Establish regular check-ins

Establishing regular check-ins with individual team members is a good way to help structure their tasks, keep them accountable, and help identify any hurdles. It’s crucial that team members feel supported while remote working, and not keeping regular, structured contact with them can leave them feeling isolated and unappreciated. Check-ins also give them a space to voice any concerns (which they should feel comfortable to do), or ask general questions. It’s an opportunity to touch base and reconnect.

How PledgeMe does it

Daily Check-ins

With our remote workforce, check-ins are built into the way we work. On Slack we have a #dailystandup channel where members post their goals for the day. This gives the other team members the chance to offer support/help where they think they can, advice, and to see the capacity of their fellow team members for the day.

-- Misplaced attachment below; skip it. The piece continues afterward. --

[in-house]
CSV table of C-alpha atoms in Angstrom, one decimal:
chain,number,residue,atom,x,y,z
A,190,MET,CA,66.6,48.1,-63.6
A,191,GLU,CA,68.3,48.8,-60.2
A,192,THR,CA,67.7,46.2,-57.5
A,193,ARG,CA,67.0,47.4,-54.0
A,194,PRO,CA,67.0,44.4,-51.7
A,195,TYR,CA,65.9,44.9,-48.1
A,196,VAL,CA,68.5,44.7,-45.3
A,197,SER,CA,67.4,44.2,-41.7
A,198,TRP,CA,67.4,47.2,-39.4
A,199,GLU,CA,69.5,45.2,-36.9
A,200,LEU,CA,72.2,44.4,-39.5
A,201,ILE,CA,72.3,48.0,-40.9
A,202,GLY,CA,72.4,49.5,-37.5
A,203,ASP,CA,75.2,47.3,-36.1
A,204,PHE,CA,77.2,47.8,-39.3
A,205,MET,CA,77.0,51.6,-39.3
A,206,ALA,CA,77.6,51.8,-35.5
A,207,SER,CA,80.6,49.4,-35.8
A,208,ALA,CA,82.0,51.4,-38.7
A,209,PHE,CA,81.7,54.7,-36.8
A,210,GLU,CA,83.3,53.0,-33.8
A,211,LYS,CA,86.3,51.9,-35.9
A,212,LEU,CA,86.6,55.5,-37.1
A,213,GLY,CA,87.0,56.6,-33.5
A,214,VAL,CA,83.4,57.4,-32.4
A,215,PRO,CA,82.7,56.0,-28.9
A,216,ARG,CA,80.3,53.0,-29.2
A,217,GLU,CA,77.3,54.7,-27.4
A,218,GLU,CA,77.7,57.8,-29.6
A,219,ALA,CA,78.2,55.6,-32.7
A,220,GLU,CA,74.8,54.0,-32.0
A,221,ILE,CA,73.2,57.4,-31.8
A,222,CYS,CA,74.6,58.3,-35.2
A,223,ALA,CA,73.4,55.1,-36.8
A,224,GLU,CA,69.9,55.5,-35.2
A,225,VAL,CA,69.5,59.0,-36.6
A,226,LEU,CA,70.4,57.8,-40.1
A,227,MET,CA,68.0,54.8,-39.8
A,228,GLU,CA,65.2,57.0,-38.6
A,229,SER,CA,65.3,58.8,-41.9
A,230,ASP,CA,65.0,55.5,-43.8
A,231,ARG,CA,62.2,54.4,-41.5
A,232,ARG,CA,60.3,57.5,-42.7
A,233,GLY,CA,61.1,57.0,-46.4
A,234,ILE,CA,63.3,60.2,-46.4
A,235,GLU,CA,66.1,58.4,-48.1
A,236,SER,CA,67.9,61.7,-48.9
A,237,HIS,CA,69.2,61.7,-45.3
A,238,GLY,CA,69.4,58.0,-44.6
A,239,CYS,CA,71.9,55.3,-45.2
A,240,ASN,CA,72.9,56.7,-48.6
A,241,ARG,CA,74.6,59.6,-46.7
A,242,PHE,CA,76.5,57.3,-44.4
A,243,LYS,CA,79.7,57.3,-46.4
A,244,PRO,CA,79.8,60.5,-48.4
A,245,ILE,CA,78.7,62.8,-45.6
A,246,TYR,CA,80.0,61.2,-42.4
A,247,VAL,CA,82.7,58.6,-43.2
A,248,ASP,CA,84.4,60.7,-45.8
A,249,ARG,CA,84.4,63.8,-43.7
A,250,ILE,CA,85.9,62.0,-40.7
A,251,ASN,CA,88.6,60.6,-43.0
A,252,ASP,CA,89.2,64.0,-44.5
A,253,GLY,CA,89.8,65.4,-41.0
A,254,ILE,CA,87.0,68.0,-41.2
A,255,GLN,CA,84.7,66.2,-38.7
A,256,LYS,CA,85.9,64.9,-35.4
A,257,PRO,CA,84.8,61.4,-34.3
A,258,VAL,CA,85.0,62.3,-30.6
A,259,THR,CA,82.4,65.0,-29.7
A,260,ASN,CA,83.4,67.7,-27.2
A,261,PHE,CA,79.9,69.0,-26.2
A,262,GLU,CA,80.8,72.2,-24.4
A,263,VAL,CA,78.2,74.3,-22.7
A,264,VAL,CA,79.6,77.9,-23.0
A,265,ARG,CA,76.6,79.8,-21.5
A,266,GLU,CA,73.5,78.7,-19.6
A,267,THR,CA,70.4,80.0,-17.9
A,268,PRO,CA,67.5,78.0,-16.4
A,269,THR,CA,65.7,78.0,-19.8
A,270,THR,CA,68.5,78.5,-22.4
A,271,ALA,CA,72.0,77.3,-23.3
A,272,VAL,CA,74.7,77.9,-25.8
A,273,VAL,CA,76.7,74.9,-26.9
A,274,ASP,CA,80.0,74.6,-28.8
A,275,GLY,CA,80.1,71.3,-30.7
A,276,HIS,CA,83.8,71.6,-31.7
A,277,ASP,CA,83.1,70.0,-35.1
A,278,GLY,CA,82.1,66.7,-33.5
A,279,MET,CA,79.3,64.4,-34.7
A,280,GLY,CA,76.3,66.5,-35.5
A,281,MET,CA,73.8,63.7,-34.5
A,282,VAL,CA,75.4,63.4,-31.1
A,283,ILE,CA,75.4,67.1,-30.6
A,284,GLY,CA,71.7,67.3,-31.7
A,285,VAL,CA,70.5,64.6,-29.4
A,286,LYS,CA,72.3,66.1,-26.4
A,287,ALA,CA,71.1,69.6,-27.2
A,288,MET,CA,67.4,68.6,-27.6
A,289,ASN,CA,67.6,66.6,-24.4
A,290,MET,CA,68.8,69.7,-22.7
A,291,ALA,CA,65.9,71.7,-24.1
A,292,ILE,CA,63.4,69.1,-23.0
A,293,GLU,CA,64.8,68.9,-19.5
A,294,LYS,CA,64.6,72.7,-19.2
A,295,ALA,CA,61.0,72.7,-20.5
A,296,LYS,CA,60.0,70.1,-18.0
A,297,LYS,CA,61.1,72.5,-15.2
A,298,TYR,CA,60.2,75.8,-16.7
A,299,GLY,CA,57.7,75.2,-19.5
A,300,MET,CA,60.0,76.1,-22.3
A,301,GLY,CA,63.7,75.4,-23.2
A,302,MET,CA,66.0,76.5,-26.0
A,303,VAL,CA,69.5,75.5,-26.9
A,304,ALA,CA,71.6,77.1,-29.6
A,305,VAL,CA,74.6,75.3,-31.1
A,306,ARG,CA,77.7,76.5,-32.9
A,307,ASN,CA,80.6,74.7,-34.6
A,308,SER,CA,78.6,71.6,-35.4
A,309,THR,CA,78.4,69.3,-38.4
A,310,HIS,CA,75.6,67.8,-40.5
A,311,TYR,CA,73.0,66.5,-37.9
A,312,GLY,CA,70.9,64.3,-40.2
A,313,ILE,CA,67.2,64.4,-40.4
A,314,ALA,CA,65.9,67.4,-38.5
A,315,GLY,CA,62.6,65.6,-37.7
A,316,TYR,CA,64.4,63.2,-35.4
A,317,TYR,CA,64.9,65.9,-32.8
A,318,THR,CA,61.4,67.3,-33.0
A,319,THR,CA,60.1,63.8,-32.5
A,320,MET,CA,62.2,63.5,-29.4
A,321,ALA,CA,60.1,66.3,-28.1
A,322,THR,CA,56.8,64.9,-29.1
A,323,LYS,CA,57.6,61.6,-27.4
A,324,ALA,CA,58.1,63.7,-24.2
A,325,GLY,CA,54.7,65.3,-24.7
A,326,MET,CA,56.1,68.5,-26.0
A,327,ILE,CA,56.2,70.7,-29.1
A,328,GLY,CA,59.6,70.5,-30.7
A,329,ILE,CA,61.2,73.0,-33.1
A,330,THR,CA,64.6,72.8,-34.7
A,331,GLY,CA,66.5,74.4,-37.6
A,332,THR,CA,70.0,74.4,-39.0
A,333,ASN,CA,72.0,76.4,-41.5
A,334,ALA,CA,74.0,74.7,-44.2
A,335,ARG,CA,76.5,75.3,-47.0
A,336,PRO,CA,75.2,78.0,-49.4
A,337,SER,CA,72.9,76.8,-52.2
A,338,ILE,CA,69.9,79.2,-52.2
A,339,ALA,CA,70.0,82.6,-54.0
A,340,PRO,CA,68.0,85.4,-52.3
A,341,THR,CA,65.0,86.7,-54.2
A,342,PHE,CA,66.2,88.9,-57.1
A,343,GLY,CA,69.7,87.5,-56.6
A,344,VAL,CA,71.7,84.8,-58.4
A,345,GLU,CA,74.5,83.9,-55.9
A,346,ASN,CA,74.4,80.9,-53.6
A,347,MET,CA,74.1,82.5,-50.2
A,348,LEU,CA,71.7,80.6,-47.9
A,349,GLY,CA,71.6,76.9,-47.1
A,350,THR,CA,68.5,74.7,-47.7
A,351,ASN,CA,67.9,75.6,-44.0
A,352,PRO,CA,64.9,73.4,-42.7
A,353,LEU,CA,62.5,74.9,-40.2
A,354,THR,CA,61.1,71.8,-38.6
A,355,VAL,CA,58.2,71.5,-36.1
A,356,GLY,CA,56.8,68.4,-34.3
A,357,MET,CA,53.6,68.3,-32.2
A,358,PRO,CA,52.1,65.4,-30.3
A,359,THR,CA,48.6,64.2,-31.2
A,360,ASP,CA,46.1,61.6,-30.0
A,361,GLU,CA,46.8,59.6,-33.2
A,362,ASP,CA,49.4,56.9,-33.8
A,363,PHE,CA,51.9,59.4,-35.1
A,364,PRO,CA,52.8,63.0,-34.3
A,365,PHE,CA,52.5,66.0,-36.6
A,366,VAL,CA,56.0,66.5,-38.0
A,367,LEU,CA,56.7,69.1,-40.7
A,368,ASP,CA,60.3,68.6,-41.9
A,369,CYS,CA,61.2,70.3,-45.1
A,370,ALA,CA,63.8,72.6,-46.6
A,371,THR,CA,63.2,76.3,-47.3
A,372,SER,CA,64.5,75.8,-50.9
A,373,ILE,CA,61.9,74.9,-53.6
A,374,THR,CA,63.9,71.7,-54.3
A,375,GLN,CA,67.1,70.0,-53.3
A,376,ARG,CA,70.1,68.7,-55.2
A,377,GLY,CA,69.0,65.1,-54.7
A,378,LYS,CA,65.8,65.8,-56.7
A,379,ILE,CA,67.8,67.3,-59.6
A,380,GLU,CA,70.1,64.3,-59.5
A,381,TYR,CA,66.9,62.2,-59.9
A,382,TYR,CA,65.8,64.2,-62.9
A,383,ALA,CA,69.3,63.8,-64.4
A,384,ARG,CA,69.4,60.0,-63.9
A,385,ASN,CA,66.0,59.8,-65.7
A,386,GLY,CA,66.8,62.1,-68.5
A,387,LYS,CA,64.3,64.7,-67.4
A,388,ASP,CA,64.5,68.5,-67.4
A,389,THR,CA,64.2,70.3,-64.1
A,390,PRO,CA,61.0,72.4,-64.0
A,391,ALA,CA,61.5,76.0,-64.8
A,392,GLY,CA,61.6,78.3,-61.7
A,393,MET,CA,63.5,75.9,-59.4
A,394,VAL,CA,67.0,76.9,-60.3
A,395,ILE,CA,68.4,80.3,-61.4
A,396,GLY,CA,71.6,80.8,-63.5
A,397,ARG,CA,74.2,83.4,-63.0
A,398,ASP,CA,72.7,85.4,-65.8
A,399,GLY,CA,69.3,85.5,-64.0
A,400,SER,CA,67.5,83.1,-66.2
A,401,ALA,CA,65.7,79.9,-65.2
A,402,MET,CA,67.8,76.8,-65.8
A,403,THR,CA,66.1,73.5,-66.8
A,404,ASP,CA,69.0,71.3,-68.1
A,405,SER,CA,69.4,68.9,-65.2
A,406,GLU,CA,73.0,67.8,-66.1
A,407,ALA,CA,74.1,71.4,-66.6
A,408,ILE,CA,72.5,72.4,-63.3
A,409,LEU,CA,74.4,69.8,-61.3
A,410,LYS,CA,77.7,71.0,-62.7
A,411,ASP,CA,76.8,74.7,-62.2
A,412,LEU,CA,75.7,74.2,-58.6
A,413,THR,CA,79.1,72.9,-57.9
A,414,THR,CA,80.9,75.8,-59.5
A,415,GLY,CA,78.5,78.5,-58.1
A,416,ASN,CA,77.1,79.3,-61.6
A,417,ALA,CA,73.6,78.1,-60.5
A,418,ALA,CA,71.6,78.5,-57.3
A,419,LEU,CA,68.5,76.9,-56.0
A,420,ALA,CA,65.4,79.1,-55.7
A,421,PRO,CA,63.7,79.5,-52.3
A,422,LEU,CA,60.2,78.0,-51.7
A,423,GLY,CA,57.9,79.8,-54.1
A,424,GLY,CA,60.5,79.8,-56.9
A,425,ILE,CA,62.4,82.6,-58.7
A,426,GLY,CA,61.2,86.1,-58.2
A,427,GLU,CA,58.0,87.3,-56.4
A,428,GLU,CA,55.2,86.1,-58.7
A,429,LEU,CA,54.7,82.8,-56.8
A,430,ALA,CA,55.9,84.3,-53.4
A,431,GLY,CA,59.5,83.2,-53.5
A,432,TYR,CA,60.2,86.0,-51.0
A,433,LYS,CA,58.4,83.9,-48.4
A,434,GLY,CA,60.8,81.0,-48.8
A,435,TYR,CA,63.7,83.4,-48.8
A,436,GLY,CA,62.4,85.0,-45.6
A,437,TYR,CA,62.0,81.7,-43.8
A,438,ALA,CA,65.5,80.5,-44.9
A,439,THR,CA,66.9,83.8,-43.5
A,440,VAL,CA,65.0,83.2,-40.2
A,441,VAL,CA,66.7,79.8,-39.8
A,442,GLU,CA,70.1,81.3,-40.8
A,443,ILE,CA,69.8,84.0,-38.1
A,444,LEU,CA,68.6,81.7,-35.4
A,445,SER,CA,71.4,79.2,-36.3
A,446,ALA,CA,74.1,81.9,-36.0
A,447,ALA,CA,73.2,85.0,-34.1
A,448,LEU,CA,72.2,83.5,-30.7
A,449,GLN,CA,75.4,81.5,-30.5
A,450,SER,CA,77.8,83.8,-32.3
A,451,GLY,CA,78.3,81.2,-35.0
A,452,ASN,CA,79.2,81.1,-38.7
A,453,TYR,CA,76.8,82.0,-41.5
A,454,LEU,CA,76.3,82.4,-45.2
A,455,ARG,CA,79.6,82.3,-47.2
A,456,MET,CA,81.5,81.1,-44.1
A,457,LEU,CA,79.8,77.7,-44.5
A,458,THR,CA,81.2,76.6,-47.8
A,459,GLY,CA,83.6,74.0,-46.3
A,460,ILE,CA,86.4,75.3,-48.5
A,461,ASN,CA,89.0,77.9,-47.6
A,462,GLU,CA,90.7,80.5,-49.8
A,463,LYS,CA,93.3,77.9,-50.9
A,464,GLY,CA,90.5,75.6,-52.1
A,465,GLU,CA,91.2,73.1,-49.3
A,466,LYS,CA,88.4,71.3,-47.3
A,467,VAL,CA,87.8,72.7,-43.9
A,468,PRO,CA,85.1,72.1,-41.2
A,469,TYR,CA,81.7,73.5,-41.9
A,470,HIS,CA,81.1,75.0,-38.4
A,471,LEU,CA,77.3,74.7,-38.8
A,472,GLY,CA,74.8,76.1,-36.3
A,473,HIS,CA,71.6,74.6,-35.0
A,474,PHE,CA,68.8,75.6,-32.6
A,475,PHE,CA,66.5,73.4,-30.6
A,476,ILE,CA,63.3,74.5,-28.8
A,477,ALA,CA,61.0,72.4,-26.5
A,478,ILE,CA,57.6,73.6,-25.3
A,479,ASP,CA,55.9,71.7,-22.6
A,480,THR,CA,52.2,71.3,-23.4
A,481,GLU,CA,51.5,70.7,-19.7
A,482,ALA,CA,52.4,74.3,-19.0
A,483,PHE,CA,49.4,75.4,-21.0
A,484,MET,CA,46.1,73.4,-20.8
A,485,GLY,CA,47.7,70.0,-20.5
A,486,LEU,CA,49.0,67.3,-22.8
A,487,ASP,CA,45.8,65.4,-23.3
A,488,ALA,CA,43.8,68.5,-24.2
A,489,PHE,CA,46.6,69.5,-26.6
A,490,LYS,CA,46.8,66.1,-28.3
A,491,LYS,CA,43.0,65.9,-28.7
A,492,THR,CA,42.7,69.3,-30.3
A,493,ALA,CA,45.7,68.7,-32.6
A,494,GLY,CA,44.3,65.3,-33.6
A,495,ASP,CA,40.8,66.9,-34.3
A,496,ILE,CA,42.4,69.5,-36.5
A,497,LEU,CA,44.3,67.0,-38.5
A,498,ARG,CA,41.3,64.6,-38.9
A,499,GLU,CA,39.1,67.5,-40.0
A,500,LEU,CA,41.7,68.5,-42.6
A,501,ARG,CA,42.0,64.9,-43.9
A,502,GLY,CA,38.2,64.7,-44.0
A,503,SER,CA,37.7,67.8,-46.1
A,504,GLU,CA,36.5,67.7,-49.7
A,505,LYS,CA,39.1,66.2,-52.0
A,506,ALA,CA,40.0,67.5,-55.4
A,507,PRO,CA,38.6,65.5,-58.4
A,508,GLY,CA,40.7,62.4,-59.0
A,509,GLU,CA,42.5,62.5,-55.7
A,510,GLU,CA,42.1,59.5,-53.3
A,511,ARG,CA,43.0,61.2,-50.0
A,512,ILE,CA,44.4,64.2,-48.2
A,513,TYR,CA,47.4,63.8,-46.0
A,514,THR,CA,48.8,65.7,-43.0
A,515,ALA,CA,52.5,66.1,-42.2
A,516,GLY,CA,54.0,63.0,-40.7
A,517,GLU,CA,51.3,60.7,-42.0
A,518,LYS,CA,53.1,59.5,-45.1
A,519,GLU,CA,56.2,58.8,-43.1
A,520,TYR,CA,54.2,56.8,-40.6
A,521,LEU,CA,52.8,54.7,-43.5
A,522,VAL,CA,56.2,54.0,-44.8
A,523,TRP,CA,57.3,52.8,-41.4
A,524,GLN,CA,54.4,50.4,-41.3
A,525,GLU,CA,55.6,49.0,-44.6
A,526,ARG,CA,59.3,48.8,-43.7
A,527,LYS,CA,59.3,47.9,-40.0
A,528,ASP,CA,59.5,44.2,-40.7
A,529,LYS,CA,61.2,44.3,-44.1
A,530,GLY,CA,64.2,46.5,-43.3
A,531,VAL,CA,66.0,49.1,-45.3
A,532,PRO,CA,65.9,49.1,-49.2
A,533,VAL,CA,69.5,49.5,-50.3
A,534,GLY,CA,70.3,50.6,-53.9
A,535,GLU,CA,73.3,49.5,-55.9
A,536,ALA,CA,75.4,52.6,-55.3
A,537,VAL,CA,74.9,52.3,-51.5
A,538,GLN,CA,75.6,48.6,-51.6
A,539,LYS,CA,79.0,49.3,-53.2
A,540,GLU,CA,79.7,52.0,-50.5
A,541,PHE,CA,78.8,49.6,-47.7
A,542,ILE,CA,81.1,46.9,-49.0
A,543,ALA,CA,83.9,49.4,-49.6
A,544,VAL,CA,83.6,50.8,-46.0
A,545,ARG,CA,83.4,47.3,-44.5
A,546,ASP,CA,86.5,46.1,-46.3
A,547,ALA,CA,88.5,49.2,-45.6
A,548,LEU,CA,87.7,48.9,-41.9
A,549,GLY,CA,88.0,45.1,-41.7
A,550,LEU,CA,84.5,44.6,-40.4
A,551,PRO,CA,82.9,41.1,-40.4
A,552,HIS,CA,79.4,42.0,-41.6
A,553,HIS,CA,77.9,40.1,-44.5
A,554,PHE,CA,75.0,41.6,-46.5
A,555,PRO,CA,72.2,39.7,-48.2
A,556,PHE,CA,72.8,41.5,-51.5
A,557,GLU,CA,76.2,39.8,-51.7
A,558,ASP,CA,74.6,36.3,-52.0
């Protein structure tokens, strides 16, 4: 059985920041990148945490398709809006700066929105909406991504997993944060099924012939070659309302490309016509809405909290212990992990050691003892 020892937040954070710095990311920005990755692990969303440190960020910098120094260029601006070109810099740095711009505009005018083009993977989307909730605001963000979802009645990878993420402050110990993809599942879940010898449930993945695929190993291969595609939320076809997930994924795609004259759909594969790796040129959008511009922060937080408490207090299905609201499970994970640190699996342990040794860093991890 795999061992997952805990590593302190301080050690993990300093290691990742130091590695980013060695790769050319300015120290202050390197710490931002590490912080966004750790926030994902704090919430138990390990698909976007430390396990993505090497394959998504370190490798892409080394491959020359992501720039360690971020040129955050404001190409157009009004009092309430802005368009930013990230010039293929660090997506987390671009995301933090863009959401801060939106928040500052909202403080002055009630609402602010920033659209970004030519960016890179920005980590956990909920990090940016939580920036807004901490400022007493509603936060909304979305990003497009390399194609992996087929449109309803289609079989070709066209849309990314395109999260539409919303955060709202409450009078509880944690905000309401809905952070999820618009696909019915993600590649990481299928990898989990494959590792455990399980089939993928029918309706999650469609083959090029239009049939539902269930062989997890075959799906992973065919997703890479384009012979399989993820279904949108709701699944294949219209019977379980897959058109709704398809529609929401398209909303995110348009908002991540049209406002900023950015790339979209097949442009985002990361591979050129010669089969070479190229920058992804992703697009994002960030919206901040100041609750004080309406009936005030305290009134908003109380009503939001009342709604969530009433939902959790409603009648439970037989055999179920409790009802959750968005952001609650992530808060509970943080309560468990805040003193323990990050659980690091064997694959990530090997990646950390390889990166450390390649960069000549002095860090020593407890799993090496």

Team Check-ins

PledgeMe has broken out our team into smaller groups representing the pillars of the business. We call them ‘pods’. Examples of pods include the Sales and Delivery pod and the Marketing and Community pod. Each pod meets digitally once a week or once every fortnight, depending on their needs. They establish pod goals for the upcoming 2 weeks and state what they need from each other in terms of support. They also reflect on the previous fortnight and share learnings and successes.

Team member Kelsey shows us her view during a Zoom call, the virtual meeting room tool that PledgeMe uses.

Weekly Team Meeting